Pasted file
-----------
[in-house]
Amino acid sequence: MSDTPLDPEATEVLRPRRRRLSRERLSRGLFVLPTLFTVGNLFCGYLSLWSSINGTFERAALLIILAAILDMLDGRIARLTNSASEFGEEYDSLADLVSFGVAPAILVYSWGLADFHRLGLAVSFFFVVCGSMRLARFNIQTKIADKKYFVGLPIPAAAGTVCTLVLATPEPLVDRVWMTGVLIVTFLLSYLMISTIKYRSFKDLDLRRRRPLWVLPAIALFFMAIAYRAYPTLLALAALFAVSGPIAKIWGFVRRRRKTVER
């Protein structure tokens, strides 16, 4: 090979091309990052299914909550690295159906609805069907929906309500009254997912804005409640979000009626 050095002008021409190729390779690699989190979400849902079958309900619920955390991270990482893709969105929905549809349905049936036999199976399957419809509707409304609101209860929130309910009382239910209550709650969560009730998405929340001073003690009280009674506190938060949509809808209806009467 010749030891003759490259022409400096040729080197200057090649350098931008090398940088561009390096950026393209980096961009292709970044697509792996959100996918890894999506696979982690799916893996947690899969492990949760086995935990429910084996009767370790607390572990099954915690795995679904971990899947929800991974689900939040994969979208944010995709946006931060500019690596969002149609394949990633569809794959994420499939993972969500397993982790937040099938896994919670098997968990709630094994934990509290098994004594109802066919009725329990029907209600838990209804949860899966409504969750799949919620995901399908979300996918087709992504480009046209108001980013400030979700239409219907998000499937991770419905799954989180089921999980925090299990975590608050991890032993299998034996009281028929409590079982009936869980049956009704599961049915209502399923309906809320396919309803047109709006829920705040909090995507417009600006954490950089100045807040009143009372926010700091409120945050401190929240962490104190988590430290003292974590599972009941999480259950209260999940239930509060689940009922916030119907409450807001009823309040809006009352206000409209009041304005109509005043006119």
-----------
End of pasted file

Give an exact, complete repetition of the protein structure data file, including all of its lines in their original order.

[in-house]
Amino acid sequence: MSDTPLDPEATEVLRPRRRRLSRERLSRGLFVLPTLFTVGNLFCGYLSLWSSINGTFERAALLIILAAILDMLDGRIARLTNSASEFGEEYDSLADLVSFGVAPAILVYSWGLADFHRLGLAVSFFFVVCGSMRLARFNIQTKIADKKYFVGLPIPAAAGTVCTLVLATPEPLVDRVWMTGVLIVTFLLSYLMISTIKYRSFKDLDLRRRRPLWVLPAIALFFMAIAYRAYPTLLALAALFAVSGPIAKIWGFVRRRRKTVER
């Protein structure tokens, strides 16, 4: 090979091309990052299914909550690295159906609805069907929906309500009254997912804005409640979000009626 050095002008021409190729390779690699989190979400849902079958309900619920955390991270990482893709969105929905549809349905049936036999199976399957419809509707409304609101209860929130309910009382239910209550709650969560009730998405929340001073003690009280009674506190938060949509809808209806009467 010749030891003759490259022409400096040729080197200057090649350098931008090398940088561009390096950026393209980096961009292709970044697509792996959100996918890894999506696979982690799916893996947690899969492990949760086995935990429910084996009767370790607390572990099954915690795995679904971990899947929800991974689900939040994969979208944010995709946006931060500019690596969002149609394949990633569809794959994420499939993972969500397993982790937040099938896994919670098997968990709630094994934990509290098994004594109802066919009725329990029907209600838990209804949860899966409504969750799949919620995901399908979300996918087709992504480009046209108001980013400030979700239409219907998000499937991770419905799954989180089921999980925090299990975590608050991890032993299998034996009281028929409590079982009936869980049956009704599961049915209502399923309906809320396919309803047109709006829920705040909090995507417009600006954490950089100045807040009143009372926010700091409120945050401190929240962490104190988590430290003292974590599972009941999480259950209260999940239930509060689940009922916030119907409450807001009823309040809006009352206000409209009041304005109509005043006119």